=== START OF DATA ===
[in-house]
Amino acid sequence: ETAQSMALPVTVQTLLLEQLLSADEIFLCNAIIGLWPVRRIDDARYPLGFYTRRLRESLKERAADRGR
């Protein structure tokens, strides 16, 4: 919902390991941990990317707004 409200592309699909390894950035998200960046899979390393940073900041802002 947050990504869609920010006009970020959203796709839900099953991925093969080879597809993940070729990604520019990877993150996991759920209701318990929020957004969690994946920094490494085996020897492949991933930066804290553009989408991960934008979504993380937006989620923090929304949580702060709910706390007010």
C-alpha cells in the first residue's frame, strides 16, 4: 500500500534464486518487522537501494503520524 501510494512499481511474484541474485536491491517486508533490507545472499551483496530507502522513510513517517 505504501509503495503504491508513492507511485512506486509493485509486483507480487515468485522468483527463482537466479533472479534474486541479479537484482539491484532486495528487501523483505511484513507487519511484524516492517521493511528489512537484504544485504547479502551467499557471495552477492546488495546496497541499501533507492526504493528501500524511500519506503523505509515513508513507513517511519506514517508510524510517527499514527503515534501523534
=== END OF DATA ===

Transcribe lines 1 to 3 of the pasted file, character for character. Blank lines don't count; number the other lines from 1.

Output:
[in-house]
Amino acid sequence: ETAQSMALPVTVQTLLLEQLLSADEIFLCNAIIGLWPVRRIDDARYPLGFYTRRLRESLKERAADRGR
């Protein structure tokens, strides 16, 4: 919902390991941990990317707004 409200592309699909390894950035998200960046899979390393940073900041802002 947050990504869609920010006009970020959203796709839900099953991925093969080879597809993940070729990604520019990877993150996991759920209701318990929020957004969690994946920094490494085996020897492949991933930066804290553009989408991960934008979504993380937006989620923090929304949580702060709910706390007010």